Neighborhood oasis gets a facelift

A local treasure is getting a facelift.

For two weeks in early December, Chollas Lake was closed to the public while City crews worked, spreading truck loads of gravel. The trail around the lake is a point-eight mile loop, popular among visitors, walkers and nature lovers. Crews were taking steps to prevent erosion during the coming El Niño rains.

“We’re covering the trail around the lake with road base, or gravel, to create a better walking environment for our users,” said Brian Anthony of the City’s Park and Recreation Department.

Another task? Removing dead trees; some of which date back to the early days of the park space in 1905.

“As you can see, we are in a wonderful old-growth Eucalyptus grove around the lake. It’s a wonderful place to walk; it’s shady,” said Anthony. “But unfortunately the tress do have a life span.”

He estimates that six fully grown trees have fallen in the past year, causing a potential danger to visitors.

It’s not just City staff hard at work. Community volunteers frequently help with maintenance across the 145 acres of Chollas Lake Park. The lake is stocked with bass, trout, and catfish, making it a popular spot for kids who want to learn how to fish. The fishing age is 15 years old and younger. Plans are also underway to replace or repair playground equipment and even resurrect a once-popular day camp.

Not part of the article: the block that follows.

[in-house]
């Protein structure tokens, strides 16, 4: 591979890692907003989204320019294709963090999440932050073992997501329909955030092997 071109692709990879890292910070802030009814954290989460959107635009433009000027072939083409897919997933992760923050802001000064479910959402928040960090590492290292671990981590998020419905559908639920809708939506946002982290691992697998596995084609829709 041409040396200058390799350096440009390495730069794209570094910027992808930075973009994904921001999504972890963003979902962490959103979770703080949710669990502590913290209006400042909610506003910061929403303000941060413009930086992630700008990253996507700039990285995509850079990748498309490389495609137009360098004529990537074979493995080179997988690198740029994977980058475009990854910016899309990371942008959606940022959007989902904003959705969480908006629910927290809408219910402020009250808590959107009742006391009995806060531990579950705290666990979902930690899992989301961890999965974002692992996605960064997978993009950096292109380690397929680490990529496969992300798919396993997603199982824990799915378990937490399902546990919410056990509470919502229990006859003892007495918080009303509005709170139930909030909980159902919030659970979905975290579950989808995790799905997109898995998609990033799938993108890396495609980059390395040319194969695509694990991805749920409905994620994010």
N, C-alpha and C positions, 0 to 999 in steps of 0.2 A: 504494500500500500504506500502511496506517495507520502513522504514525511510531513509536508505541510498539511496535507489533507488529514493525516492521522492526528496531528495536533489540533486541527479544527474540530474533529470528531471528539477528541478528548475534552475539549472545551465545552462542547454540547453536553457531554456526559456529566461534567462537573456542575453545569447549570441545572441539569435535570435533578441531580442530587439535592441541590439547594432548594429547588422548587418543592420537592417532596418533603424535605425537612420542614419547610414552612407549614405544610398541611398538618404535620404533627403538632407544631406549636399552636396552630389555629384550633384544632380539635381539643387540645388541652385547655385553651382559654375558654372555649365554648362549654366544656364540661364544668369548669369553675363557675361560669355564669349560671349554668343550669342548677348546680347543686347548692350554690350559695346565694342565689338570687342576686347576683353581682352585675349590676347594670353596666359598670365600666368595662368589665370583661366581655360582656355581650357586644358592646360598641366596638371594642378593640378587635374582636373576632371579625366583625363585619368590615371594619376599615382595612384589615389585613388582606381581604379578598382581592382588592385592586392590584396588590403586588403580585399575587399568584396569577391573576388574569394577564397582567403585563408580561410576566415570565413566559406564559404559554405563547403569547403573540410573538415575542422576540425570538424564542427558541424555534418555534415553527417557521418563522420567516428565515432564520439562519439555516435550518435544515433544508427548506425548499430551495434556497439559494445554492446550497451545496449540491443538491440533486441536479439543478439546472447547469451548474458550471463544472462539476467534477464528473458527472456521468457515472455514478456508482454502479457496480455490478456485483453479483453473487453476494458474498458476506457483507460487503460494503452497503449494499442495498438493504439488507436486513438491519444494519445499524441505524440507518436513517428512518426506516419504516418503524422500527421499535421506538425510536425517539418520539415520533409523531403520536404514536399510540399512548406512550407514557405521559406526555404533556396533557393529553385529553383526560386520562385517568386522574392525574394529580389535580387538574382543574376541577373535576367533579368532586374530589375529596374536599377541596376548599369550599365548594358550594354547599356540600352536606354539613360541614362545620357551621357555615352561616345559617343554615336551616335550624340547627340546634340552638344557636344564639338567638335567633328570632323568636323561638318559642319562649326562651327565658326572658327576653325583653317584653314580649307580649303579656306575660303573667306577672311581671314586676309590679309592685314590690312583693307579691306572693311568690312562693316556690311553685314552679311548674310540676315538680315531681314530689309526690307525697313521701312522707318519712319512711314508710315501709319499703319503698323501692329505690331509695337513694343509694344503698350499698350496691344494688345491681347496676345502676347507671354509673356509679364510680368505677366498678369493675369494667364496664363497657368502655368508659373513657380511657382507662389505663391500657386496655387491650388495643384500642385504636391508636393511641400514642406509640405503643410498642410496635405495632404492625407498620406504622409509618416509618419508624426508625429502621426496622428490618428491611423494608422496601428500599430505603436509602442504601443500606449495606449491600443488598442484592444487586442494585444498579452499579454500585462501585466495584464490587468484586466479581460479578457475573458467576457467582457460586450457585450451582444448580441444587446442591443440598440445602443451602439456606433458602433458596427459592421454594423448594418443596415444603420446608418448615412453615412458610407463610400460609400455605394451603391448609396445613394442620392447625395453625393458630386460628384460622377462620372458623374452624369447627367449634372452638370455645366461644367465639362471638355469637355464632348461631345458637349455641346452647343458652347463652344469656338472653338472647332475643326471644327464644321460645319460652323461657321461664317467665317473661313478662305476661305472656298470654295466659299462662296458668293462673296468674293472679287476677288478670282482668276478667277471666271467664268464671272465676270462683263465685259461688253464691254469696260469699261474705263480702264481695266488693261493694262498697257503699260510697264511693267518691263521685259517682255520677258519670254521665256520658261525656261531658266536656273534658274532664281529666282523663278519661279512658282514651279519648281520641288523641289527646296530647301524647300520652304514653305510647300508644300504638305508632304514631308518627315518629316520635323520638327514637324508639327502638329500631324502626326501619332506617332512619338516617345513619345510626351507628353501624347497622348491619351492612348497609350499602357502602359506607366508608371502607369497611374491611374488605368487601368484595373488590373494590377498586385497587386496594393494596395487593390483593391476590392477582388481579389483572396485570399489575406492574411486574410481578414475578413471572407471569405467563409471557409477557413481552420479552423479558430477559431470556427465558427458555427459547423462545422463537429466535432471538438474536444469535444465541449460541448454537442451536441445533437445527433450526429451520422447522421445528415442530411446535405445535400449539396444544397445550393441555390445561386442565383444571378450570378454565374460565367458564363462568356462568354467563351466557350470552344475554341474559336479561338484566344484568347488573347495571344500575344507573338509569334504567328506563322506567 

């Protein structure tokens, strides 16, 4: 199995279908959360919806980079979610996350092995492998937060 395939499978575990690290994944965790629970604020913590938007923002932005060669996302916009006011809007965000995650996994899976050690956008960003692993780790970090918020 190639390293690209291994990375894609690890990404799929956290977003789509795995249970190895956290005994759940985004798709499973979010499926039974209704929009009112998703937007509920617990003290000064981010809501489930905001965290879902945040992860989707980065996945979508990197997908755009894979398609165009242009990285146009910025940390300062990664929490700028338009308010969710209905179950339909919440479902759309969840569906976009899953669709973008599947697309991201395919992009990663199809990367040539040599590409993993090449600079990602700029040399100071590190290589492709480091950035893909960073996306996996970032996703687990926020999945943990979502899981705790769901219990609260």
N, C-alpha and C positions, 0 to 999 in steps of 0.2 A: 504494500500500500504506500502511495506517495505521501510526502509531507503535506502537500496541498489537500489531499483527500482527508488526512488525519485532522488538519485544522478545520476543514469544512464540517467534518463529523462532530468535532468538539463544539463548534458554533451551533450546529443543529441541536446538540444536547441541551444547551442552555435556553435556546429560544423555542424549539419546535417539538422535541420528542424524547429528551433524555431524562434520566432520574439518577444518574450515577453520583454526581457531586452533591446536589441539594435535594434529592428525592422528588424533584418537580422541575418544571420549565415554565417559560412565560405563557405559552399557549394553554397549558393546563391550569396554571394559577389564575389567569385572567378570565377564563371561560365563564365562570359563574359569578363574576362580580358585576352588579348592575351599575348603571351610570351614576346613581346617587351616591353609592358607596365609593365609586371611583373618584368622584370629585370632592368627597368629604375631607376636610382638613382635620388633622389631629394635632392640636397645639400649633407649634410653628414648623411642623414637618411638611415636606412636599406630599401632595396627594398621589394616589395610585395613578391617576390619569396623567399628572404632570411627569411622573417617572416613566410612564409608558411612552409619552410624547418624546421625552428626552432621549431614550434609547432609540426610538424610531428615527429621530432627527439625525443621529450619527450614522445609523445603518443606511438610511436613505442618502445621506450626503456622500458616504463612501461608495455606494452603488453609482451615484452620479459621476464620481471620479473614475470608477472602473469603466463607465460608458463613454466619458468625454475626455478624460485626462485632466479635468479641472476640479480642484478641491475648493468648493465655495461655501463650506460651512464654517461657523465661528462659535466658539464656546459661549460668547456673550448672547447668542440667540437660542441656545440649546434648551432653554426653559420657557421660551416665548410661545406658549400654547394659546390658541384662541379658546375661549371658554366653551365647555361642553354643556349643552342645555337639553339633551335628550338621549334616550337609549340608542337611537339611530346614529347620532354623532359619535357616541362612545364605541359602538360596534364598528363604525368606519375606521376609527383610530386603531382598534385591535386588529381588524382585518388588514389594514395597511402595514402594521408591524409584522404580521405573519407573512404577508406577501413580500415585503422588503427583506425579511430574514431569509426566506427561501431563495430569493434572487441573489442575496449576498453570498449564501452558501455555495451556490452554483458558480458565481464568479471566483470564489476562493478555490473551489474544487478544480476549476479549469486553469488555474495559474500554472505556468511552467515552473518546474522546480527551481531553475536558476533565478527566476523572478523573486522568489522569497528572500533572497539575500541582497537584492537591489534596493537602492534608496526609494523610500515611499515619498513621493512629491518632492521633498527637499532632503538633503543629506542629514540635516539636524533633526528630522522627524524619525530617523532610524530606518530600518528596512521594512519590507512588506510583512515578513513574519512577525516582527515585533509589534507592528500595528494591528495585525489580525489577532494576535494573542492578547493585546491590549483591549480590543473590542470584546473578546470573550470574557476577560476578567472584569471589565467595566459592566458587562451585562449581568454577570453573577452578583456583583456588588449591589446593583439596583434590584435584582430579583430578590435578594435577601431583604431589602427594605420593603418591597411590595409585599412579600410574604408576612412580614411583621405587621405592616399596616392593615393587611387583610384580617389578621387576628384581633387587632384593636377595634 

Park Rangers describe the lake as an oasis within the bustling residential community of Oak Park.

“[Here] you’re able to enjoy the nature, the environment, see the birds,” said Park Ranger Ramon Duenas.

On Saturday, Dec. 12, the public was invited to a holiday celebration for the re-opening of Chollas Lake.

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